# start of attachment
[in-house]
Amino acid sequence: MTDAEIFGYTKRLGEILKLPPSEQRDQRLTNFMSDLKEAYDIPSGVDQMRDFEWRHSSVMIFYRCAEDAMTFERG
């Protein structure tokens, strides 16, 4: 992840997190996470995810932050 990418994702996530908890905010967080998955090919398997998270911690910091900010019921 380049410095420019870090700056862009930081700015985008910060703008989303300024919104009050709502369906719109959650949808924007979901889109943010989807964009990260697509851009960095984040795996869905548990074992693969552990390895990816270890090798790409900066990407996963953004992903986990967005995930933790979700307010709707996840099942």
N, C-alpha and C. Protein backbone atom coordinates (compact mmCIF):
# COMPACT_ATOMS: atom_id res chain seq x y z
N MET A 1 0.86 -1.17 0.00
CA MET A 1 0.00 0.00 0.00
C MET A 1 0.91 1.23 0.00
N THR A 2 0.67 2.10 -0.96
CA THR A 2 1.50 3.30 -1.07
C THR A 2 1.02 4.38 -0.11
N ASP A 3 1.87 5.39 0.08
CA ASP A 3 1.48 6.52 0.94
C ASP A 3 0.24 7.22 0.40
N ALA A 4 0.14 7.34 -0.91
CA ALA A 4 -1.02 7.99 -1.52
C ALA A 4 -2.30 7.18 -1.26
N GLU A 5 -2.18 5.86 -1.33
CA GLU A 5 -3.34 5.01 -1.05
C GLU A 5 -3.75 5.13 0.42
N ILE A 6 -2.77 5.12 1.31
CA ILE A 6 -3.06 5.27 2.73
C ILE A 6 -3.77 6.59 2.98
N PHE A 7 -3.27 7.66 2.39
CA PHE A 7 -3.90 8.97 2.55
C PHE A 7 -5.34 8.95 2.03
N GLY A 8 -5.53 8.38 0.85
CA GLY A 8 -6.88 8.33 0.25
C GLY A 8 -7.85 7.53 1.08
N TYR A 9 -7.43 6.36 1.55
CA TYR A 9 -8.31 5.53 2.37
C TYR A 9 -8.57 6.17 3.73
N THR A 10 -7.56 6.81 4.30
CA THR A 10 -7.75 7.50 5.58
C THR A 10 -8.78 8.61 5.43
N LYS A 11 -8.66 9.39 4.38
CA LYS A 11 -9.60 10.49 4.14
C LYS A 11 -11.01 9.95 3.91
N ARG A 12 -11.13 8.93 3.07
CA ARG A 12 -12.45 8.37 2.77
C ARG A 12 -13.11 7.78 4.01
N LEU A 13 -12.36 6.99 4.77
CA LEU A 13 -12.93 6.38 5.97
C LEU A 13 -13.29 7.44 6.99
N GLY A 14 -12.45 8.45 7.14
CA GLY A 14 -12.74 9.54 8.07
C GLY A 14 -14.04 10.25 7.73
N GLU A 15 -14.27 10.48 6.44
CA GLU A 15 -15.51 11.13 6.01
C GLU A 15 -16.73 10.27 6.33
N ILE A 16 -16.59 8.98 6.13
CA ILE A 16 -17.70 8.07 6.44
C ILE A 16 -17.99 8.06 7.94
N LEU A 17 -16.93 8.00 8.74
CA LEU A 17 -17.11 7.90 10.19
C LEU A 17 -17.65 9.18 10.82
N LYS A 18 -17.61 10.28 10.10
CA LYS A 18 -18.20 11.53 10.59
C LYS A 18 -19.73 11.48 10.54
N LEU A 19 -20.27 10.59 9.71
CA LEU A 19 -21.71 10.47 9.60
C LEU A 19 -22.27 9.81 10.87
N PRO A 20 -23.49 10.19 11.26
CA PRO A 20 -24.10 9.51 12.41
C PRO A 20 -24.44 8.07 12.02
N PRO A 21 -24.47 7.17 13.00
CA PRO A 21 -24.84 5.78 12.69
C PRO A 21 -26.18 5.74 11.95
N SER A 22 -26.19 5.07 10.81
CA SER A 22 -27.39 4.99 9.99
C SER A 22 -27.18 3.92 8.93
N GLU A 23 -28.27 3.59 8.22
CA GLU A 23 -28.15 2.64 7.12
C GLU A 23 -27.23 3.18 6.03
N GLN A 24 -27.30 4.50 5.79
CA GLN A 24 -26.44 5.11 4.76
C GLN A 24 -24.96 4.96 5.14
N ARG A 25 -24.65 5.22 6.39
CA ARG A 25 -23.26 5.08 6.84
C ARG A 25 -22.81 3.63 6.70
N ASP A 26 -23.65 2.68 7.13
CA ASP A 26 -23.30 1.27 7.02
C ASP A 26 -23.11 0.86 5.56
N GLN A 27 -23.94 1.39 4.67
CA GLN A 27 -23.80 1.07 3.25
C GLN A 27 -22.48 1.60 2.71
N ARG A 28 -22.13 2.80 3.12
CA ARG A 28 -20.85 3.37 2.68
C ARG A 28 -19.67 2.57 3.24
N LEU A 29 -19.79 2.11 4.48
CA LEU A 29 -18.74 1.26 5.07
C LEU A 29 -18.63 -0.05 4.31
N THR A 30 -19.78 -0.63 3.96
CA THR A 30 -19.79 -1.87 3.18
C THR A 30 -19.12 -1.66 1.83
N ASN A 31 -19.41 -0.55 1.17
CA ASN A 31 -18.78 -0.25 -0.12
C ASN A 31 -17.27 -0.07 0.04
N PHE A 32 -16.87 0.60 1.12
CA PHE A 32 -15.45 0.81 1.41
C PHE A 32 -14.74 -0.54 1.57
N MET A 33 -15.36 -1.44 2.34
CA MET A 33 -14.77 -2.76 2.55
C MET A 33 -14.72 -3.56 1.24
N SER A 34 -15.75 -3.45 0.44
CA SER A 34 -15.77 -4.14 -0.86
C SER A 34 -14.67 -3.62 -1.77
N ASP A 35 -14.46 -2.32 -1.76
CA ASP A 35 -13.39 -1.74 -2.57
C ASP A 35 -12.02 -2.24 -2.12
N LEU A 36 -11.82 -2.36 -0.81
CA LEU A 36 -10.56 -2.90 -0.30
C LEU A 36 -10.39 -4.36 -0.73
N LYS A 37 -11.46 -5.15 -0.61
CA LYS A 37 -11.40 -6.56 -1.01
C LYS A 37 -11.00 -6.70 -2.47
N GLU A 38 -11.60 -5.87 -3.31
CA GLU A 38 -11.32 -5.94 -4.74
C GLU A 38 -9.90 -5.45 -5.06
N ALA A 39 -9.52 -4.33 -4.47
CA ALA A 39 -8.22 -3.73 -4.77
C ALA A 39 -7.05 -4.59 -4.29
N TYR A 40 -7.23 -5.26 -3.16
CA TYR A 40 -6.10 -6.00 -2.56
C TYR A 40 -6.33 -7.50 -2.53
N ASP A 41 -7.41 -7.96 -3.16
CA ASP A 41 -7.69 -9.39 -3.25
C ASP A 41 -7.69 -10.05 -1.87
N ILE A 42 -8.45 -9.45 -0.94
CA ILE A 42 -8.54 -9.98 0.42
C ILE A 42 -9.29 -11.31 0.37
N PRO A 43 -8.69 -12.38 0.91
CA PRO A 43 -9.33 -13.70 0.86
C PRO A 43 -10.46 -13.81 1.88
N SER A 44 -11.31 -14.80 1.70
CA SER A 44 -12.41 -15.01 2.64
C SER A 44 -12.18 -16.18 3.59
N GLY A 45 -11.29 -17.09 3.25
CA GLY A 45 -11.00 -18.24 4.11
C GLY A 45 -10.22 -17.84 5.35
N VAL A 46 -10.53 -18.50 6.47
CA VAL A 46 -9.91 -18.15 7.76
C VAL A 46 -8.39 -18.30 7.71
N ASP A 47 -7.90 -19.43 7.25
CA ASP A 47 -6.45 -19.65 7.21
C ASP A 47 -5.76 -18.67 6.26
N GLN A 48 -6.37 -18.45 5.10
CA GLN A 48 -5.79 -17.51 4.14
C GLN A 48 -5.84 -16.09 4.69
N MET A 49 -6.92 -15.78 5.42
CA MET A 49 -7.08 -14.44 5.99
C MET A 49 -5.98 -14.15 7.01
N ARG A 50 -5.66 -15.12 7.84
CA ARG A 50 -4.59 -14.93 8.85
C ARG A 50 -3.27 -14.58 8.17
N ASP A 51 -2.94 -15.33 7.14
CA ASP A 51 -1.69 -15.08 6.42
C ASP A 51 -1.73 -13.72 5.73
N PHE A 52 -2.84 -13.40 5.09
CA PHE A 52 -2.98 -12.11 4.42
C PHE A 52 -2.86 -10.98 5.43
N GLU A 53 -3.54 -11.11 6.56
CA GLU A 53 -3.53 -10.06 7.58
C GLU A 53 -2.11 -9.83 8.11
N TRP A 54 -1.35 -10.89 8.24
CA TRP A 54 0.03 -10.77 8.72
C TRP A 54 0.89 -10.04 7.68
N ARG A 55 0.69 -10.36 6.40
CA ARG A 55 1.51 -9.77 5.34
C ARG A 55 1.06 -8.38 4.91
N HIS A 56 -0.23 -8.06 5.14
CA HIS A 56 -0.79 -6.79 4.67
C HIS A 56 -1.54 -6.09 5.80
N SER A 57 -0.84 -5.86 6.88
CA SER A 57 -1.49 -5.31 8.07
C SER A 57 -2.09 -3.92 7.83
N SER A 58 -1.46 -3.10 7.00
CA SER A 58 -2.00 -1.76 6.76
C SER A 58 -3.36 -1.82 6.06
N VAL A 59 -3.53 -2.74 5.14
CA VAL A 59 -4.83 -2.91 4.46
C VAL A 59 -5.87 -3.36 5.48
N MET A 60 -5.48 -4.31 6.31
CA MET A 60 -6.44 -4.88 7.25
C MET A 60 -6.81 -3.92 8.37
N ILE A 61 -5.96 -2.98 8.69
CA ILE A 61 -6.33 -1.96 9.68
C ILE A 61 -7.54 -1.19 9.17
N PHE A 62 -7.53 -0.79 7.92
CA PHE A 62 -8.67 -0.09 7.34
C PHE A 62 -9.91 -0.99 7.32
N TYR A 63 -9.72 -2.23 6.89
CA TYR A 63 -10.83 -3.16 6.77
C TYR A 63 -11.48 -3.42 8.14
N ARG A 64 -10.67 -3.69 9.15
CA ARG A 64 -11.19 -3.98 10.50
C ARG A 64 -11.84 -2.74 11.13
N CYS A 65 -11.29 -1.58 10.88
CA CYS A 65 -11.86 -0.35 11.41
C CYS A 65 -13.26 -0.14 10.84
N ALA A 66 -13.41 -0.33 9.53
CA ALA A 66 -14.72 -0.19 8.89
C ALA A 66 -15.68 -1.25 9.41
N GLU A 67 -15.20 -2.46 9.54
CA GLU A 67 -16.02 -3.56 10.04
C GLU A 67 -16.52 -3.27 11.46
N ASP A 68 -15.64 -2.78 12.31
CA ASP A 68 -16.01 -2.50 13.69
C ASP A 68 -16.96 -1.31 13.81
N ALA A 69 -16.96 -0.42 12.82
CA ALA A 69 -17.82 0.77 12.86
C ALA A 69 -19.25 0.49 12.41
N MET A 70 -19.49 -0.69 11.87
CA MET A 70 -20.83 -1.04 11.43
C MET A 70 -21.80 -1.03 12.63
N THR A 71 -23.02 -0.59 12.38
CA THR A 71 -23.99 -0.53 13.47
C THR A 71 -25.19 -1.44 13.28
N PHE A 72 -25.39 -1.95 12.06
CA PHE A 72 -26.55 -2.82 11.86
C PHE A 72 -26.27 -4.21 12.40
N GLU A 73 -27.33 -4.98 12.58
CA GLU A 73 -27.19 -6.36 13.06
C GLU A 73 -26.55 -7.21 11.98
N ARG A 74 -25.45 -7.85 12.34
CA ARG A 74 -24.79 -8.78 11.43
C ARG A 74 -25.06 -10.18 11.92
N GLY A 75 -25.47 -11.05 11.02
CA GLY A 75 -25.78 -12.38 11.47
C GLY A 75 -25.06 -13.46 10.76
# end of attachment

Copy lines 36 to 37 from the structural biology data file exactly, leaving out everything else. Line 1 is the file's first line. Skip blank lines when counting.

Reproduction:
N LYS A 11 -8.66 9.39 4.38
CA LYS A 11 -9.60 10.49 4.14